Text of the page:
Diffusion weighted imaging (DWI) with multiple, high b-values is critical for extracting tissue microstructure measurements; however, high b-value DWI images contain high noise levels that can overwhelm the signal of interest and bias microstructural measurements. Here, we propose a simple denoising method that can be applied to any dataset, provided a low-noise, single-subject dataset is acquired using the same DWI sequence. The denoising method uses a one-dimensional convolutional neural network (1D-CNN) and deep learning to learn from a low-noise dataset, voxel-by-voxel. The trained model can then be applied to high-noise datasets from other subjects. We validated the 1D-CNN denoising method by first demonstrating that 1D-CNN denoising resulted in DWI images that were more similar to the noise-free ground truth than comparable denoising methods, e.g., MP-PCA, using simulated DWI data. Using the same DWI acquisition but reconstructed with two common reconstruction methods, i.e. SENSE1 and sum-of-square, to generate a pair of low-noise and high-noise datasets, we then demonstrated that 1D-CNN denoising of high-noise DWI data collected from human subjects showed promising results in three domains: DWI images, diffusion metrics, and tractography. In particular, the denoised images were very similar to a low-noise reference image of that subject, more than the similarity between repeated low-noise images (i.e. computational reproducibility). Finally, we demonstrated the use of the 1D-CNN method in two practical examples to reduce noise from parallel imaging and simultaneous multi-slice acquisition. We conclude that the 1D-CNN denoising method is a simple, effective denoising method for DWI images that overcomes some of the limitations of current state-of-the-art denoising methods, such as the need for a large number of training subjects and the need to account for the rectified noise floor. 
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  4. The human sense of smell plays an important role in appetite and food intake, detecting environmental threats, social interactions, and memory processing. However, little is known about the neural circuity supporting its function. The olfactory tracts project from the olfactory bulb along the base of the frontal cortex, branching into several striae to meet diverse cortical regions. Historically, using diffusion magnetic resonance imaging (dMRI) to reconstruct the human olfactory tracts has been prevented by susceptibility and motion artifacts. Here, we used a dMRI method with readout segmentation of long variable echo-trains (RESOLVE) to minimize image distortions and characterize the human olfactory tracts in vivo . We collected high-resolution dMRI data from 25 healthy human participants (12 male and 13 female) and performed probabilistic tractography using constrained spherical deconvolution (CSD). At the individual subject level, we identified the lateral, medial, and intermediate striae with their respective cortical connections to the piriform cortex and amygdala (AMY), olfactory tubercle (OT), and anterior olfactory nucleus (AON). We combined individual results across subjects to create a normalized, probabilistic atlas of the olfactory tracts. We then investigated the relationship between olfactory perceptual scores and measures of white matter integrity, including mean diffusivity (MD). Importantly, we found that olfactory tract MD negatively correlated with odor discrimination performance. In summary, our results provide a detailed characterization of the connectivity of the human olfactory tracts and demonstrate an association between their structural integrity and olfactory perceptual function. SIGNIFICANCE STATEMENT This study provides the first detailed in vivo description of the cortical connectivity of the three olfactory tract striae in the human brain, using diffusion magnetic resonance imaging (dMRI). Additionally, we show that tract microstructure correlates with performance on an odor discrimination task, suggesting a link between the structural integrity of the olfactory tracts and odor perception. Lastly, we generated a normalized probabilistic atlas of the olfactory tracts that may be used in future research to study its integrity in health and disease.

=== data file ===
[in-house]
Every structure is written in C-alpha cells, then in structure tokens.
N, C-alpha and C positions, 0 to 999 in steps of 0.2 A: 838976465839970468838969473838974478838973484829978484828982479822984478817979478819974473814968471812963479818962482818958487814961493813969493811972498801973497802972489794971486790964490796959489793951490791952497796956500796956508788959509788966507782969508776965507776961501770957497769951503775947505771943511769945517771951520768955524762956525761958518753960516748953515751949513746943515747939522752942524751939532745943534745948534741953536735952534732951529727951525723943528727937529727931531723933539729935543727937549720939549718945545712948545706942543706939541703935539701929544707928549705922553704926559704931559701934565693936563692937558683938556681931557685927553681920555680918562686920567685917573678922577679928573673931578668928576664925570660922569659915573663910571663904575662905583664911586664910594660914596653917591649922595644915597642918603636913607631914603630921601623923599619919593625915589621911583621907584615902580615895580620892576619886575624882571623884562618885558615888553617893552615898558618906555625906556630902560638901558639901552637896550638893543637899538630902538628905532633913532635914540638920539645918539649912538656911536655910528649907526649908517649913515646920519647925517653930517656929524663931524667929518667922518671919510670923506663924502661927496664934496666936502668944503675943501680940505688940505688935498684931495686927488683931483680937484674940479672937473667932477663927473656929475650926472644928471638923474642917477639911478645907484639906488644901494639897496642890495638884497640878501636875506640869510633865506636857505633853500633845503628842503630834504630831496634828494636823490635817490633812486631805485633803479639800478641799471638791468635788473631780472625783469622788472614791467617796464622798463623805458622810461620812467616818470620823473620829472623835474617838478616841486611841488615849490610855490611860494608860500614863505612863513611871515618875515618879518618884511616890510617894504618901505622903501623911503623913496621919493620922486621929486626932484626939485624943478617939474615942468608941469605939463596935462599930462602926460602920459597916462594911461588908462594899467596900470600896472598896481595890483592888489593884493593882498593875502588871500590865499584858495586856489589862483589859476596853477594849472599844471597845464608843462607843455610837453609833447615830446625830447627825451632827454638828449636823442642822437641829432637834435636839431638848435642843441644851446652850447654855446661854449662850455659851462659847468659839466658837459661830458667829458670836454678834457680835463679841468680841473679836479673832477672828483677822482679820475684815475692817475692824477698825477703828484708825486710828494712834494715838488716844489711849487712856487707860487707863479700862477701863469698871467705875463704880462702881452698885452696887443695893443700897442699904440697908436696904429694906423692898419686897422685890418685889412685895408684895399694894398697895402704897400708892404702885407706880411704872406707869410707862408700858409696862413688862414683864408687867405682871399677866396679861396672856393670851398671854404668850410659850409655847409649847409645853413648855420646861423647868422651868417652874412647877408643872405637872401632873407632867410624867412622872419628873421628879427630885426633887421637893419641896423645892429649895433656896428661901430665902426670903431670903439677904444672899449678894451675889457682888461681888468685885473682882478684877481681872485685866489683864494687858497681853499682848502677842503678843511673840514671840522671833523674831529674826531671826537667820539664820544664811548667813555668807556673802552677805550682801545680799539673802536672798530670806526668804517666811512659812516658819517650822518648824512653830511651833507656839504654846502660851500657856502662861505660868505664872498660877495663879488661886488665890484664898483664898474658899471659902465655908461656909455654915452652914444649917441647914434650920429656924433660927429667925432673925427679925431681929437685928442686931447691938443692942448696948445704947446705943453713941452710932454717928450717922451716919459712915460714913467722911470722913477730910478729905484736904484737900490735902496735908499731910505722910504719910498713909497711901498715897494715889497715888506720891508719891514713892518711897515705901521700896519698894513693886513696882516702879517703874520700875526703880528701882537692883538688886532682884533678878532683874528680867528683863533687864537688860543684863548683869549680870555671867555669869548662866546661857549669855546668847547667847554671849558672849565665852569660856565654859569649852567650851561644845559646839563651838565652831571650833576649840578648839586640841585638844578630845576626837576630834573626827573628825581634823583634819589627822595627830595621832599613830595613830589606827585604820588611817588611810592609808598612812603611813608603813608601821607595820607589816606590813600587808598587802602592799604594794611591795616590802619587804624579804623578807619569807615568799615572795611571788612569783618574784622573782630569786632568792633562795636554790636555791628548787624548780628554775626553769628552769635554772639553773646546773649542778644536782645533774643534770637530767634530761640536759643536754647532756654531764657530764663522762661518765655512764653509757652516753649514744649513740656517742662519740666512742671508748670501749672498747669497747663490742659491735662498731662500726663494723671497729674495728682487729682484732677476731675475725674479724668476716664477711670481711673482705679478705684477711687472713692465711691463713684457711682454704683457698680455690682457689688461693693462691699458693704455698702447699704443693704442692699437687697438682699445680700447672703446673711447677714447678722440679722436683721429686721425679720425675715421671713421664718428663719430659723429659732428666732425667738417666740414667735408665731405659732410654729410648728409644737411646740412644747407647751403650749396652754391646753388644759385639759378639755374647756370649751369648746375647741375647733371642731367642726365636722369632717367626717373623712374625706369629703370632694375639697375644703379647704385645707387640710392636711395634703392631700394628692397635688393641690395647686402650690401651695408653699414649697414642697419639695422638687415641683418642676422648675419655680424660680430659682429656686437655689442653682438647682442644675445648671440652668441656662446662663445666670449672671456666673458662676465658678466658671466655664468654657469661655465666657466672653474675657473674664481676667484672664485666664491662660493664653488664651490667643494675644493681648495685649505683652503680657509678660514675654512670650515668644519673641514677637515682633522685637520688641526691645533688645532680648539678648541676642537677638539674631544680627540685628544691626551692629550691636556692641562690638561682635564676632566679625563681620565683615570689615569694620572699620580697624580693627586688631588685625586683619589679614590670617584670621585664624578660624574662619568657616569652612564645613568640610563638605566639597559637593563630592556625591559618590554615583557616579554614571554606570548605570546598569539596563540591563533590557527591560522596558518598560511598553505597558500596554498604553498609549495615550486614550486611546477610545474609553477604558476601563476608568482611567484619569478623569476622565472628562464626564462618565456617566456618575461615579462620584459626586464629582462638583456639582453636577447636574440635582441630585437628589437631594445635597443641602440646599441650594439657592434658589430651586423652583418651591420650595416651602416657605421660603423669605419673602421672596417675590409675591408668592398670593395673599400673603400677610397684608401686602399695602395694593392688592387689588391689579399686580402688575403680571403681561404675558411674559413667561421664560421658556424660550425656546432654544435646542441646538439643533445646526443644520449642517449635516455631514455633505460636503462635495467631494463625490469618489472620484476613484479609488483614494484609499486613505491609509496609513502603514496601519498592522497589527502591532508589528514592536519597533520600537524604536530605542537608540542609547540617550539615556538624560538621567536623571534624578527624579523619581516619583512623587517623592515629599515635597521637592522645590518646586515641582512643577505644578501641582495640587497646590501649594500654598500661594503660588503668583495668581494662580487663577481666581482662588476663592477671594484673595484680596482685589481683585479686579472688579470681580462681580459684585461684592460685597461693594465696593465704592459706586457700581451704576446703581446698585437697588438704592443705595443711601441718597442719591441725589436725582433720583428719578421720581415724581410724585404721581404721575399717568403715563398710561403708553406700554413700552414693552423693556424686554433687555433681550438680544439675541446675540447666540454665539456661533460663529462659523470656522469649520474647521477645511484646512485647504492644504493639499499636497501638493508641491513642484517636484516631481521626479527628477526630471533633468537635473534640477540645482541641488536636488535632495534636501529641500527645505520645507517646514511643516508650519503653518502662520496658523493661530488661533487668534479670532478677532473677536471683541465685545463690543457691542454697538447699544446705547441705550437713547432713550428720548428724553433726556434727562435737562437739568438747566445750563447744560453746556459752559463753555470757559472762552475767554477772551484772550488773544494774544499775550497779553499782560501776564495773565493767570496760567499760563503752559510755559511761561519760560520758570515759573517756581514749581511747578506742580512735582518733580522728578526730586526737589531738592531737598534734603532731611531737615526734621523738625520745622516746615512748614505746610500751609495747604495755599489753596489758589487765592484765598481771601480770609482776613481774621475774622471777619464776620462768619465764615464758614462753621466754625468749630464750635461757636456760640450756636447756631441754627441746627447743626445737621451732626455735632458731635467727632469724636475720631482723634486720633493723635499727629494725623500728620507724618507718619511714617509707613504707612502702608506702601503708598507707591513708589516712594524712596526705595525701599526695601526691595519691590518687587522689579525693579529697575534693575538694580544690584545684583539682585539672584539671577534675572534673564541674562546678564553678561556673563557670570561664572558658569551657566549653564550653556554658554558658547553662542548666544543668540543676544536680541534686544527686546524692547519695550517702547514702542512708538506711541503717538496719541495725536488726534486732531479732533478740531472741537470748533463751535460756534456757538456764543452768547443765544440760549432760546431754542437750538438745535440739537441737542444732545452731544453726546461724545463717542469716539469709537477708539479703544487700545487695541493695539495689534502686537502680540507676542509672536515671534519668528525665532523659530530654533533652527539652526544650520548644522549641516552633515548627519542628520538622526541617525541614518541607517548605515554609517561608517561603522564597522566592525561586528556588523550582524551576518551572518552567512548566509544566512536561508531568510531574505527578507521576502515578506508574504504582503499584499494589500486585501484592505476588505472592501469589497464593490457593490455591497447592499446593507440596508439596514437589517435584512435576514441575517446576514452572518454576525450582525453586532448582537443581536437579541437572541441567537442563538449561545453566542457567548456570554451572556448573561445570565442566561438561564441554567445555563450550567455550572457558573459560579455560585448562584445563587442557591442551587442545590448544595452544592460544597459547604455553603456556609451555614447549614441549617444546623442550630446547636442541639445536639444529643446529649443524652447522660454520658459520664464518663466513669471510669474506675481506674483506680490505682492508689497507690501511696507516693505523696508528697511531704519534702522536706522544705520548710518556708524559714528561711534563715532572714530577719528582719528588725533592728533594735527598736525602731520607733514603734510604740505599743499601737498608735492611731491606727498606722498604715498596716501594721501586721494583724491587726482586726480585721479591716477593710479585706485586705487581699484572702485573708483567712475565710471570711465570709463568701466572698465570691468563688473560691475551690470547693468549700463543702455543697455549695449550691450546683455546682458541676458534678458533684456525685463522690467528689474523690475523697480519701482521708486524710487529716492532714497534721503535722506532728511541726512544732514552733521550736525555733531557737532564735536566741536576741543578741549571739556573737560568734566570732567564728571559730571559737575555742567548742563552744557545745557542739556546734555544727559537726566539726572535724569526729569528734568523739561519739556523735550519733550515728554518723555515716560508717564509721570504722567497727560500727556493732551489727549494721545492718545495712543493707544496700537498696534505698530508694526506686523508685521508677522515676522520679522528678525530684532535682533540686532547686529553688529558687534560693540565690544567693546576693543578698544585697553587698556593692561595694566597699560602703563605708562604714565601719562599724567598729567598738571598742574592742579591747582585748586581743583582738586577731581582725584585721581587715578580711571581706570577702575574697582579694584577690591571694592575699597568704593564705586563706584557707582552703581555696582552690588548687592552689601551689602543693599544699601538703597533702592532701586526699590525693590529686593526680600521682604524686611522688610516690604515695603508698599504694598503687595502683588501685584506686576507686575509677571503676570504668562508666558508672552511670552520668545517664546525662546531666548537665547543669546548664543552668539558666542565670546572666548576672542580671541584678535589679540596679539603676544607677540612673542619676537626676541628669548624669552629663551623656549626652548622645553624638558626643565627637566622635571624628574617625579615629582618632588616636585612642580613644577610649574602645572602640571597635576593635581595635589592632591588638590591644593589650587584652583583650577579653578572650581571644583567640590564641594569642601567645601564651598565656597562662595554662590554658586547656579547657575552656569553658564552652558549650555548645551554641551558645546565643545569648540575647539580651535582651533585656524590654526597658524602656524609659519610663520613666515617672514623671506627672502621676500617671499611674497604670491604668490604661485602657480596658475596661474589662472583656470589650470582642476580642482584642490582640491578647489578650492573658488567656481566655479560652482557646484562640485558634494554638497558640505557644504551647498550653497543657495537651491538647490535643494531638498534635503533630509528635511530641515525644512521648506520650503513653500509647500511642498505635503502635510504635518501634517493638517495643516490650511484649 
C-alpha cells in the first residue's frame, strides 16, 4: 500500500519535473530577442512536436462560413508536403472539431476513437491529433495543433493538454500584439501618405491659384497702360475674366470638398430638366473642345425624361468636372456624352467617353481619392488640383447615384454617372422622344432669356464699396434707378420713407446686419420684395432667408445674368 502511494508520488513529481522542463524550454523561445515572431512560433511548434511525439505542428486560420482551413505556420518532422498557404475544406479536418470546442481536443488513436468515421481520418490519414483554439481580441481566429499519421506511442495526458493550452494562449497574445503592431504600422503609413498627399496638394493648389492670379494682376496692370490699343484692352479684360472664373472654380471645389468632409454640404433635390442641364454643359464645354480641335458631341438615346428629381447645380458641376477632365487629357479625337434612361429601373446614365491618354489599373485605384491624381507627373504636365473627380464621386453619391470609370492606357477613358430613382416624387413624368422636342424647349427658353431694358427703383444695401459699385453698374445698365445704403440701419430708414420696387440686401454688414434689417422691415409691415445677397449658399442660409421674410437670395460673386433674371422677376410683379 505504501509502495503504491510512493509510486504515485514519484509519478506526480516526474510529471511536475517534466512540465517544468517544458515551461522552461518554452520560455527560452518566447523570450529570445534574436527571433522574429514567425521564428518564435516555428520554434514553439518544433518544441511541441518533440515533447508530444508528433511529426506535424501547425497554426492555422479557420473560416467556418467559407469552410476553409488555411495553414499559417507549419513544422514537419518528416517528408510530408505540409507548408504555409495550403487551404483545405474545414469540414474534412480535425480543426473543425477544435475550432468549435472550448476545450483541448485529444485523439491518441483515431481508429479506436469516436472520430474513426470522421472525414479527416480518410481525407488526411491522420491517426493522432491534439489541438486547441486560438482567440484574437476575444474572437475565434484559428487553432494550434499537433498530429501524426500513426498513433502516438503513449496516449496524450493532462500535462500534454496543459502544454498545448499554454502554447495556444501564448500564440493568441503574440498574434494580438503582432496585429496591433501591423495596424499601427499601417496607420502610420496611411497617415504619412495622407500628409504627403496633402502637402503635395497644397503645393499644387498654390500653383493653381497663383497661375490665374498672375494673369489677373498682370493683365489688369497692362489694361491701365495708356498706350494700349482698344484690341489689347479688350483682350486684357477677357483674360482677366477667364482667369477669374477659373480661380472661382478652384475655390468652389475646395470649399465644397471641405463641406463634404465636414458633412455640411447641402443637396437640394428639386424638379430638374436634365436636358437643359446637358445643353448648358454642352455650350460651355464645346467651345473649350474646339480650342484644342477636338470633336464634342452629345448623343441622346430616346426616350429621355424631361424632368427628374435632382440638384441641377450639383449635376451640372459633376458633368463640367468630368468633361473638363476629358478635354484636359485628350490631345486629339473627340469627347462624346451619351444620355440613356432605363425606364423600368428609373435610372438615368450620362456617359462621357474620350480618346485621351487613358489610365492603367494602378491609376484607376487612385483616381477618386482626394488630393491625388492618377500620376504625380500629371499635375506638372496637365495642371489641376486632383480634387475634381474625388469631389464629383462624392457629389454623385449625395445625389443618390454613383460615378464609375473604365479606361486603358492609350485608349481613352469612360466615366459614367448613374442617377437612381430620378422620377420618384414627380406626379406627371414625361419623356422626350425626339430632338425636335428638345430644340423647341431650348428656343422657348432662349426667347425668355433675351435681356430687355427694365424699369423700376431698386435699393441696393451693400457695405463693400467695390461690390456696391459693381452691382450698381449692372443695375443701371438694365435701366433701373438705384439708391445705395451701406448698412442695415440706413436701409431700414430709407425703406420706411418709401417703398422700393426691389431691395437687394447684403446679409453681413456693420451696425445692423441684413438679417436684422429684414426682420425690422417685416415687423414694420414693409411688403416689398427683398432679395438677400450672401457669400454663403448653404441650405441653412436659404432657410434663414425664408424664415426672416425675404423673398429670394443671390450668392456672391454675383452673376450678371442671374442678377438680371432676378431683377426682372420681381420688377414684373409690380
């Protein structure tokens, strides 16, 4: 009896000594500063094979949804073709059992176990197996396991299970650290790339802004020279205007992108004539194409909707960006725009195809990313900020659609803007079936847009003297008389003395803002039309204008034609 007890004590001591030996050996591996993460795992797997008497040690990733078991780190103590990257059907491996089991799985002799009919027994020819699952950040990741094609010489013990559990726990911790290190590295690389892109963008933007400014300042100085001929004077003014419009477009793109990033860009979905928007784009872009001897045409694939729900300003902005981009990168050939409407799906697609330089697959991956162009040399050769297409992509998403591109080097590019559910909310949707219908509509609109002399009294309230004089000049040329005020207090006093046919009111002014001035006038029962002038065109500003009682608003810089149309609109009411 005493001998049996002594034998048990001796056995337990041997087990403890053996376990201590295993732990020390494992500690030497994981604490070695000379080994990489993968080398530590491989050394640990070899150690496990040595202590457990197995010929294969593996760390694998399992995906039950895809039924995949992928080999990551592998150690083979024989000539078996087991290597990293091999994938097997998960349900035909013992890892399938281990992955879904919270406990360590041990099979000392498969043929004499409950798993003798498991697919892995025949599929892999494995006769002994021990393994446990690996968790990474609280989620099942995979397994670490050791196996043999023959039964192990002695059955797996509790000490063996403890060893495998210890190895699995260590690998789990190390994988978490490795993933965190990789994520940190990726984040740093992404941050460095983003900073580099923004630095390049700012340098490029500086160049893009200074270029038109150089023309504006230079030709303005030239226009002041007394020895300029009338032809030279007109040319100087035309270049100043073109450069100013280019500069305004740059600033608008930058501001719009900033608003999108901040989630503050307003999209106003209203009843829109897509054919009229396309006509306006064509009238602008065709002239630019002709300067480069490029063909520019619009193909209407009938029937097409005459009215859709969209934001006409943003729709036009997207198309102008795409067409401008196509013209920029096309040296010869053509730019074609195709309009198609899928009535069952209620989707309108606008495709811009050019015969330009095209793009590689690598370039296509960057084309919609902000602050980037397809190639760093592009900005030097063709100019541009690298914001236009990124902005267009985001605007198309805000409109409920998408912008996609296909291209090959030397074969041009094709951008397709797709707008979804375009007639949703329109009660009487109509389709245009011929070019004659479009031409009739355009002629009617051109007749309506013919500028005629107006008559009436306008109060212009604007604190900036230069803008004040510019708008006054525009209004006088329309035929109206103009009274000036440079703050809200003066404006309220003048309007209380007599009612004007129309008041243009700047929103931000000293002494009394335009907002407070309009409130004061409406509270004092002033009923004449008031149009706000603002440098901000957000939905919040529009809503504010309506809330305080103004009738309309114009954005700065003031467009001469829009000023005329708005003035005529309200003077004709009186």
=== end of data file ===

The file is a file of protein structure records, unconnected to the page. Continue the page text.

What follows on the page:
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  5. Decentralized research data management (dRDM) systems handle digital research objects across participating nodes without critically relying on central services. We present four perspectives in defense of dRDM, illustrating that, in contrast to centralized or federated RDM solutions, a dRDM system based on heterogeneous but interoperable components can offer a sustainable, resilient, inclusive, and adaptive infrastructure for scientific stakeholders: An individual scientist or lab, a research institute, a domain data archive or cloud computing platform, and a collaborative multi-site consortium. All perspectives share the use of a common, self-contained, portable data structure as an abstraction from current technology and service choices. In conjunction, the four perspectives review how varying requirements of independent scientific stakeholders can be addressed by a scalable, uniform dRDM solution, and present a working system as an exemplary implementation.